What Are The Cheapest Times To Play Golf?

You can find discounted green fees at certain times of the year and certain times of day.

cheapest times to play golf
(Image credit: Getty Images)

With the cost of living continuing to climb, most of us our looking for ways to economise and save some cash. Golf is not the cheapest pastime out there but for those of us who love the game, it’s an essential expense. It provides physical exercise and mental stimulation, it’s hugely sociable and a great way to spend time with friends and family members out in the open air.

There are ways to save money on your golf though and one of those is to look for the cheapest green fees available when you’re out and about playing at different courses. If you are prepared to play at certain times, it’s possible to find reduced rates and save yourself some money.

Winter golf

St Andrews Old Course

The Old Course St Andrews

(Image credit: Getty Images)

First, and rather obviously, if you’re prepared to play through the winter there are generally deals to be had. Most courses offer significant discounts on full-price green fees through the colder months. As an example – At The Old Course St Andrews, venue for The 150th Open Championship this July, low-season rates are half the price of the summer fee - £135 compared to £270. Half price winter fees are not uncommon – At Hollinwell, The Home of Notts Golf Club, the winter rate is £75 compared to £150 through the summer. At Duff House Royal Golf Club in Banff, Scotland – A Dr Alister MacKenzie design – the winter rate is just £20 compared to a summer fee of £70 – Almost a quarter the price.

Weekday golf

Knole Park golf

Knole Park

(Image credit: Kevin Murray)

If you’re able to play on a weekday you will often find cheaper green fees available than on weekends. At Knole Park Golf Club in Kent, it’s £20 cheaper to play Monday to Thursday than Friday to Sunday for example. At the Nicklaus Designed Machynys in Carmathenshire, the summer rate is £60 from Monday to Thursday compared to £75 Friday to Sunday.

If you go through one of the golf green fee booking sites, you’ll also find discounted rates on quieter days at some clubs. If you’re able to be flexible, you’ll find deals to be had, particularly closer to the day you wish to play as courses seek to fill their tee sheets.

Twilight Rates

Royal Dornoch golf links pictured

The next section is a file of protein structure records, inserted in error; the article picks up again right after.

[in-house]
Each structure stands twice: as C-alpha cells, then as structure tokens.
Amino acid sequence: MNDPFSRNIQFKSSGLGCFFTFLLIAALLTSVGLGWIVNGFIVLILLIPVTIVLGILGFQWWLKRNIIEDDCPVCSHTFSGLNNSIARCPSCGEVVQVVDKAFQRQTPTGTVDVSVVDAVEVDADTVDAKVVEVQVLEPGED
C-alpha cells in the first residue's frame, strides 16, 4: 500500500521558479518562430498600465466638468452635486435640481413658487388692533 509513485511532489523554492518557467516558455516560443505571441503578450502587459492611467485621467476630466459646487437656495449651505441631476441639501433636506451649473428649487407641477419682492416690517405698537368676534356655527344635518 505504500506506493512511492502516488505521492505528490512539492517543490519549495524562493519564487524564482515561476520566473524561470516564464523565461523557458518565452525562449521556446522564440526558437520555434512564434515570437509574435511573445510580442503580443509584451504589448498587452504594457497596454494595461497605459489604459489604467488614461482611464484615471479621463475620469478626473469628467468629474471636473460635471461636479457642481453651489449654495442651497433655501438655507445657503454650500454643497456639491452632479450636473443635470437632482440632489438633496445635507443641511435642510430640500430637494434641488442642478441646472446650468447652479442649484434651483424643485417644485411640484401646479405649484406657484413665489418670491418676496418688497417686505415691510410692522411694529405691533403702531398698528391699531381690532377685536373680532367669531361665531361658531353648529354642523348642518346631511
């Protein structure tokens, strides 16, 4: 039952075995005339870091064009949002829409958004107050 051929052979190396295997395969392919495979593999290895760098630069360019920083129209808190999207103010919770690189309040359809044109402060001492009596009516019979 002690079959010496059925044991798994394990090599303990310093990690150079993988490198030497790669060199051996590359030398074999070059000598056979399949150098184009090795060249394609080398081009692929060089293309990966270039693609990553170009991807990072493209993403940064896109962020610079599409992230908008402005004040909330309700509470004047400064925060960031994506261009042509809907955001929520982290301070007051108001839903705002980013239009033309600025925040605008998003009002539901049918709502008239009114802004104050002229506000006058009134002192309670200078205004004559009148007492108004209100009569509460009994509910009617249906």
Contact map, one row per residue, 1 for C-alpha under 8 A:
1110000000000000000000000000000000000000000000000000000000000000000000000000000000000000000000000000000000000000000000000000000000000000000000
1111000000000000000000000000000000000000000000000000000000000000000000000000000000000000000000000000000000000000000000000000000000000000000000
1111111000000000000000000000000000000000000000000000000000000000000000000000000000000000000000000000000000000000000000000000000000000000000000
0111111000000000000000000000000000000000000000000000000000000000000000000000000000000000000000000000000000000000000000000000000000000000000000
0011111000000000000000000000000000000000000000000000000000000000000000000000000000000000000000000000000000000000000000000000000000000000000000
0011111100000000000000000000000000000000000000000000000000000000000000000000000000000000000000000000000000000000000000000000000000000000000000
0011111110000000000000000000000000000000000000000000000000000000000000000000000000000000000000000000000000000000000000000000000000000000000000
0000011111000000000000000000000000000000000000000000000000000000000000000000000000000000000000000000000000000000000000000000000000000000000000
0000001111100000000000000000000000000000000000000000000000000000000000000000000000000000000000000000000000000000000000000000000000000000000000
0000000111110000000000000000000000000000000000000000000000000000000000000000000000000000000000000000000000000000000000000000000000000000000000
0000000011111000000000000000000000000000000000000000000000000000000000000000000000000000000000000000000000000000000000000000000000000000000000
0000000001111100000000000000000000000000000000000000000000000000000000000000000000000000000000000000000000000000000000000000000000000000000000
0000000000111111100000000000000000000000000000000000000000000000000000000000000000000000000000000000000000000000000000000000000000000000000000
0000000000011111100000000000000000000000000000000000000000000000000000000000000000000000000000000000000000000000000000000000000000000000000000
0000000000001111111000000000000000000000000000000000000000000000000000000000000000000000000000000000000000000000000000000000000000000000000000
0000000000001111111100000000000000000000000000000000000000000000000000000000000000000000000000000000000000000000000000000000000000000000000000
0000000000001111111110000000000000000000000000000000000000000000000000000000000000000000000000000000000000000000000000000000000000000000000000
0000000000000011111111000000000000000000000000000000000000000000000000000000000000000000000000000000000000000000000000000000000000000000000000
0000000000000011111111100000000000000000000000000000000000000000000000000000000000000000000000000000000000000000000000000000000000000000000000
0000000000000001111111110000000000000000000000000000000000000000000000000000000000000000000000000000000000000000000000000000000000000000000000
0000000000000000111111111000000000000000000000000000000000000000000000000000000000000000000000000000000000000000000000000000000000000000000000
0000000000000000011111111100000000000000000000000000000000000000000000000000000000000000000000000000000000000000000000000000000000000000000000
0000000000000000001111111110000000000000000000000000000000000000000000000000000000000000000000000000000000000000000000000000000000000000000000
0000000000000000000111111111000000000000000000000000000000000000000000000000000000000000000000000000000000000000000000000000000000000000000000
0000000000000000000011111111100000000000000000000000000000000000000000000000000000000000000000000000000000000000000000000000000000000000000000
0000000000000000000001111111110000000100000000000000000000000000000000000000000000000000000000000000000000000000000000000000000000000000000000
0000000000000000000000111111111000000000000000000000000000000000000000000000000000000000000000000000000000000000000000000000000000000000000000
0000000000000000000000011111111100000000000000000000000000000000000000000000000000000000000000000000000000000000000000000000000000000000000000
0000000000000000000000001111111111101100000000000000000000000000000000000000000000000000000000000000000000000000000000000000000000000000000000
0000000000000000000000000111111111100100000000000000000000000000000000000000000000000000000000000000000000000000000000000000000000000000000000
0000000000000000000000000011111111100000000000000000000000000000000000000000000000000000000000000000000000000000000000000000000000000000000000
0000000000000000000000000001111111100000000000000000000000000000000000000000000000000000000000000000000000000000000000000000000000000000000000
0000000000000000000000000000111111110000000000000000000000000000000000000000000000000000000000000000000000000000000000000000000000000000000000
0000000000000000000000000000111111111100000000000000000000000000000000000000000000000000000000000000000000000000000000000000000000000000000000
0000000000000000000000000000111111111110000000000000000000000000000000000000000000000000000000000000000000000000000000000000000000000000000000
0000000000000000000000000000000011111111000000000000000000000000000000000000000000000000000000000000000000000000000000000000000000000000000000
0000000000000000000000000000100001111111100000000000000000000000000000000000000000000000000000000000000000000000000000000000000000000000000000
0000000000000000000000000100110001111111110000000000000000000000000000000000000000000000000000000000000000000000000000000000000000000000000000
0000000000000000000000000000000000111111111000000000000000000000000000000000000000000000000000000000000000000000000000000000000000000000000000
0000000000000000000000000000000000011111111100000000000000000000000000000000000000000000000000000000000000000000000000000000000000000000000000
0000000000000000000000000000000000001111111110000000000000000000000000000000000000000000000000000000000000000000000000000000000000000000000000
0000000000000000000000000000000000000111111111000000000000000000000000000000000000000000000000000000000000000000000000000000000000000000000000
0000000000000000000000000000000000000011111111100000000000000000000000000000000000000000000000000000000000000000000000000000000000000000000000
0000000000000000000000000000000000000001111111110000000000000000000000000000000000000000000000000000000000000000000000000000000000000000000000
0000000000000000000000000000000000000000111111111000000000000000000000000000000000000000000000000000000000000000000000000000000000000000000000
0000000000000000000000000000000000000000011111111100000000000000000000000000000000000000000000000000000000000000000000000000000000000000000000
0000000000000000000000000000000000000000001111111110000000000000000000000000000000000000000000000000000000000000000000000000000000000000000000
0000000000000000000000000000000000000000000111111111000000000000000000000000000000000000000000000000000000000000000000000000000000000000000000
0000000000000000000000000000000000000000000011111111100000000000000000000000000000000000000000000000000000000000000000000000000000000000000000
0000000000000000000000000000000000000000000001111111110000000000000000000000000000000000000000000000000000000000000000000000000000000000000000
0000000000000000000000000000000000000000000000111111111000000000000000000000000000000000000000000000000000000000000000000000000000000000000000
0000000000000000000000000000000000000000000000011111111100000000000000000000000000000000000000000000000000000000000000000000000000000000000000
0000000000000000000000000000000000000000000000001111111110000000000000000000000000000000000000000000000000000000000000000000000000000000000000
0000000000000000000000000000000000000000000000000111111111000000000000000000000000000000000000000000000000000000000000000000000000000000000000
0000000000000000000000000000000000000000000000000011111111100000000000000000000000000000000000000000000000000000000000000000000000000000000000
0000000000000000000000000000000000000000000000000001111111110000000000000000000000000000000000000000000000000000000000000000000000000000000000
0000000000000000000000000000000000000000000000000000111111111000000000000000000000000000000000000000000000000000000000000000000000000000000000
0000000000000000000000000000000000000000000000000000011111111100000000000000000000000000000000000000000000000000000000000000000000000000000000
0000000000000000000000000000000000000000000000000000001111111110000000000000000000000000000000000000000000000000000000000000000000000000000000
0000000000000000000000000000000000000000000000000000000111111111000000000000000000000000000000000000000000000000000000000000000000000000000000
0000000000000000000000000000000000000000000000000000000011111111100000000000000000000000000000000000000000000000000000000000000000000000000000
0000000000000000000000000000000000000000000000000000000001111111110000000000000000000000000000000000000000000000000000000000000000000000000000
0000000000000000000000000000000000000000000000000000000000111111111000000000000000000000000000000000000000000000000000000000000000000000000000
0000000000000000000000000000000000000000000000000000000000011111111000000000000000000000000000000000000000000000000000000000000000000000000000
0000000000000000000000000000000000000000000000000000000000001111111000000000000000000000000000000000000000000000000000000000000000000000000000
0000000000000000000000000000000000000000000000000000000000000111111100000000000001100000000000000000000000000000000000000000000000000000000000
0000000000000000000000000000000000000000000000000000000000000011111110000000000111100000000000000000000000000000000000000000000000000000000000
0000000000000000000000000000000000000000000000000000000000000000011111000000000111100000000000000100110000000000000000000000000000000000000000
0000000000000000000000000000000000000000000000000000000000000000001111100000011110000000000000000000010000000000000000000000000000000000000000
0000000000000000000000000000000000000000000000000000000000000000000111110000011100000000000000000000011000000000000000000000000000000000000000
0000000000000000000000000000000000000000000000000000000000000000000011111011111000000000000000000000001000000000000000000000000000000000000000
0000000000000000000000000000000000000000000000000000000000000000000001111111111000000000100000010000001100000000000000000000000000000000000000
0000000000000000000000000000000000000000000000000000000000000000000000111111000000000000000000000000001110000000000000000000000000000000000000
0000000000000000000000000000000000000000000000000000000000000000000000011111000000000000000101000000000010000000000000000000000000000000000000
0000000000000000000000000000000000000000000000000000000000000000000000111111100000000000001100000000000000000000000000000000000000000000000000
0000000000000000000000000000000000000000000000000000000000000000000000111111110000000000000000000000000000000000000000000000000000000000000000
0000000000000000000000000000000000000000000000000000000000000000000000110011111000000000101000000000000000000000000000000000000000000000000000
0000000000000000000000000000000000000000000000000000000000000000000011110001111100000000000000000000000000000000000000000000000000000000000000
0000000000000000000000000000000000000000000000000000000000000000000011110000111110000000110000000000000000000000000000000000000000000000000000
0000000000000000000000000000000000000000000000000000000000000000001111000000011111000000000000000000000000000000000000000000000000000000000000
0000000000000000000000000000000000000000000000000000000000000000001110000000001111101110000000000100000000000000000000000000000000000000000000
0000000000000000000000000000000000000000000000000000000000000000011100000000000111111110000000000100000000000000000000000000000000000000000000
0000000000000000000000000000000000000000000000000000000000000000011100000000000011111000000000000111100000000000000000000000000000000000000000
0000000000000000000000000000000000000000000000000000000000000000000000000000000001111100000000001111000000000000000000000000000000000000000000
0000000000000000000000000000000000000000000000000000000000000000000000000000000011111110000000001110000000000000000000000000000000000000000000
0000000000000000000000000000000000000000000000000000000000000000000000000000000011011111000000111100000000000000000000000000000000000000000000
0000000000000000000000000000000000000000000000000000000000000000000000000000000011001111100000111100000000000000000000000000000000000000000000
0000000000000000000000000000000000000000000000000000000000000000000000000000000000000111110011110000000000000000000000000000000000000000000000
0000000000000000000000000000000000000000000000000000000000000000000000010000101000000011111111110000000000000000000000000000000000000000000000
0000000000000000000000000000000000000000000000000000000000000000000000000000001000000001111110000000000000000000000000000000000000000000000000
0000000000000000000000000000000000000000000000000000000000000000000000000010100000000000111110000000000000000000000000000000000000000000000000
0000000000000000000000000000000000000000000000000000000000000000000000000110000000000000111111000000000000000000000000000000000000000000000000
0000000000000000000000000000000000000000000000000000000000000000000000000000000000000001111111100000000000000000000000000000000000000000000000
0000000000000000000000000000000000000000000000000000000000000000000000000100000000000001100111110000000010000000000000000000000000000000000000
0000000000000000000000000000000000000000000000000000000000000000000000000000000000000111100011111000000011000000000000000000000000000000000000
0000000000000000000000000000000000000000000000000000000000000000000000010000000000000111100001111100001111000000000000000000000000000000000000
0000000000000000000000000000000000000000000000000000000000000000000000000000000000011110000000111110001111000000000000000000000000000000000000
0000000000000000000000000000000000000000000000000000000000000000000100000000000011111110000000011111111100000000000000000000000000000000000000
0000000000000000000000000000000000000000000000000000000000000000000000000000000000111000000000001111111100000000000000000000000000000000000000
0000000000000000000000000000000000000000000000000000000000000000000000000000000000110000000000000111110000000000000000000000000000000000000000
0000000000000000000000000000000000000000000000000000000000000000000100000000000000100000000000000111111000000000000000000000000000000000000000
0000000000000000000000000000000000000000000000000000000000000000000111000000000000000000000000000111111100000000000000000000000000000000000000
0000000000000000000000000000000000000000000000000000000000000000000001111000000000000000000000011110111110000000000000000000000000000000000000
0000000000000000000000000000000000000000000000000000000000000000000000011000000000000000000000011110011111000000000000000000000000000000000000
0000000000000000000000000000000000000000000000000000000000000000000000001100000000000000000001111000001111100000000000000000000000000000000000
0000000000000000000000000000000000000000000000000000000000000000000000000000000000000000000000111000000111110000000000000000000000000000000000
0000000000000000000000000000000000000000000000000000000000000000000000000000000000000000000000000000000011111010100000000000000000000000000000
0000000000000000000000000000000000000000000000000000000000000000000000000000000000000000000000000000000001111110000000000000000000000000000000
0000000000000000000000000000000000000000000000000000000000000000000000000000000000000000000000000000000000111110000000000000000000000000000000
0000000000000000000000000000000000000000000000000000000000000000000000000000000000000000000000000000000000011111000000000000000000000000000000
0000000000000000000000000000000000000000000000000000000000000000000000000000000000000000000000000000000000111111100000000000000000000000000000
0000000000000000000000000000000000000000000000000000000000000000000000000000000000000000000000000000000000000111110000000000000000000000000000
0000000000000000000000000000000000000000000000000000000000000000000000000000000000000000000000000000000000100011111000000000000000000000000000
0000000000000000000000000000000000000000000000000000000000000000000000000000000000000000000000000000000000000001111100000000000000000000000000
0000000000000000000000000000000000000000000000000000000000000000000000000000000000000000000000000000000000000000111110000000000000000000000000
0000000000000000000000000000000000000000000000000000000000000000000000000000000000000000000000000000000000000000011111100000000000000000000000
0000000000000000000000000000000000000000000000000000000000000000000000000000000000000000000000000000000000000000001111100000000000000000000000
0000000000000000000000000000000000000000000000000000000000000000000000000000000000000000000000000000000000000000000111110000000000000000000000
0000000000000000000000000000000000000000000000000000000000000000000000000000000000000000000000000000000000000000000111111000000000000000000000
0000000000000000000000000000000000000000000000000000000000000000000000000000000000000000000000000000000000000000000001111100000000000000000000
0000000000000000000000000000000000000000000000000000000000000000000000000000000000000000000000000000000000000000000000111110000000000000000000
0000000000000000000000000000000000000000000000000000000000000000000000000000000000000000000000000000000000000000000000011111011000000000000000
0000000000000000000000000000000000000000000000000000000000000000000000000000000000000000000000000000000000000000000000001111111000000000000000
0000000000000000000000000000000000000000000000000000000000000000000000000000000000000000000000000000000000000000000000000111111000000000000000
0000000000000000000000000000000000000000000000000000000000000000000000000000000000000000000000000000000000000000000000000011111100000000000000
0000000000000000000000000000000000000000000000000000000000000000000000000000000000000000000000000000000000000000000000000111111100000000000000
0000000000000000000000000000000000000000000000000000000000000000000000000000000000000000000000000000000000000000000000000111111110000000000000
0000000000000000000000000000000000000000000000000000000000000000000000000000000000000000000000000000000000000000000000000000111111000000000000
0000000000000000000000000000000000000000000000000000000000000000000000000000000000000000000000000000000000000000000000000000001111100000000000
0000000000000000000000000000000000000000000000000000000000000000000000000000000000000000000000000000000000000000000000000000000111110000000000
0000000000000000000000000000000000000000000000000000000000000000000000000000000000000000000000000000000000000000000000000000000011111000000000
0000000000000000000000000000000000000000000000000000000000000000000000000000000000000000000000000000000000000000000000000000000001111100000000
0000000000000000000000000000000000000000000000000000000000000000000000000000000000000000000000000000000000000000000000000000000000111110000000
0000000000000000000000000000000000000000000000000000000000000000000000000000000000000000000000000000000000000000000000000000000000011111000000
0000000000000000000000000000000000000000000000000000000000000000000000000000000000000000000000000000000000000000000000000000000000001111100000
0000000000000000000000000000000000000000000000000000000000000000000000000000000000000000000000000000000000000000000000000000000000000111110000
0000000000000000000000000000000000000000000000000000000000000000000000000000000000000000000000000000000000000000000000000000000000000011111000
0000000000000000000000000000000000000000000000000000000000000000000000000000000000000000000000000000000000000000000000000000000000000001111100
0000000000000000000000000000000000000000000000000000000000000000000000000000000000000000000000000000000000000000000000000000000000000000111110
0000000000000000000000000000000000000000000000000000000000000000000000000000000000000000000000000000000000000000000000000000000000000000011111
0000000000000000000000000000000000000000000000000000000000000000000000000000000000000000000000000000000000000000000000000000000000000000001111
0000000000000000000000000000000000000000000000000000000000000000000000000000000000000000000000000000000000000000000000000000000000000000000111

Royal Dornoch

(Image credit: Getty Images)

Many clubs will offer a cheaper rate if you’re prepared to play later in the day when there will generally be less demand on the tee times. These discounts are often referred to as “twilight” rates.

At Royal Dornoch Golf Club in the north of Scotland, the twilight ticket (play after 6pm May to July and after 5.30pm in August) gives a rate of just £125 to play the championship course compared to the full price of £210. You can play the Struie course for just £30 on the twilight ticket. Some clubs offer twilight rates earlier than that. At the other end of the country at Royal North Devon, the oldest course in England, there’s a twilight rate of just £40 after 4pm, that’s half the price of the Saturday rate and £30 less than standard fees, Sunday to Friday. At Southport & Ainsdale Golf Club in Lancashire, a twilight package is available - £460 for a fourball after 3pm on a weekday compared to a rack rate of £175 per person – that’s a £60 saving each.

The basic rule with green fees is, if you’re prepared, or able to play at off-peak times – in the winter months, on a quieter weekday or after a certain time in the afternoon, you can find discounted green fees: Those are the cheapest times to play golf.

Fergus Bisset
Contributing Editor

Fergus is Golf Monthly's resident expert on the history of the game and has written extensively on that subject. He is a golf obsessive and 1-handicapper. Growing up in the North East of Scotland, golf runs through his veins and his passion for the sport was bolstered during his time at St Andrews university studying history. He went on to earn a post graduate diploma from the London School of Journalism. Fergus has worked for Golf Monthly since 2004 and has written two books on the game; "Great Golf Debates" together with Jezz Ellwood of Golf Monthly and the history section of "The Ultimate Golf Book" together with Neil Tappin , also of Golf Monthly. 

Fergus once shanked a ball from just over Granny Clark's Wynd on the 18th of the Old Course that struck the St Andrews Golf Club and rebounded into the Valley of Sin, from where he saved par. Who says there's no golfing god?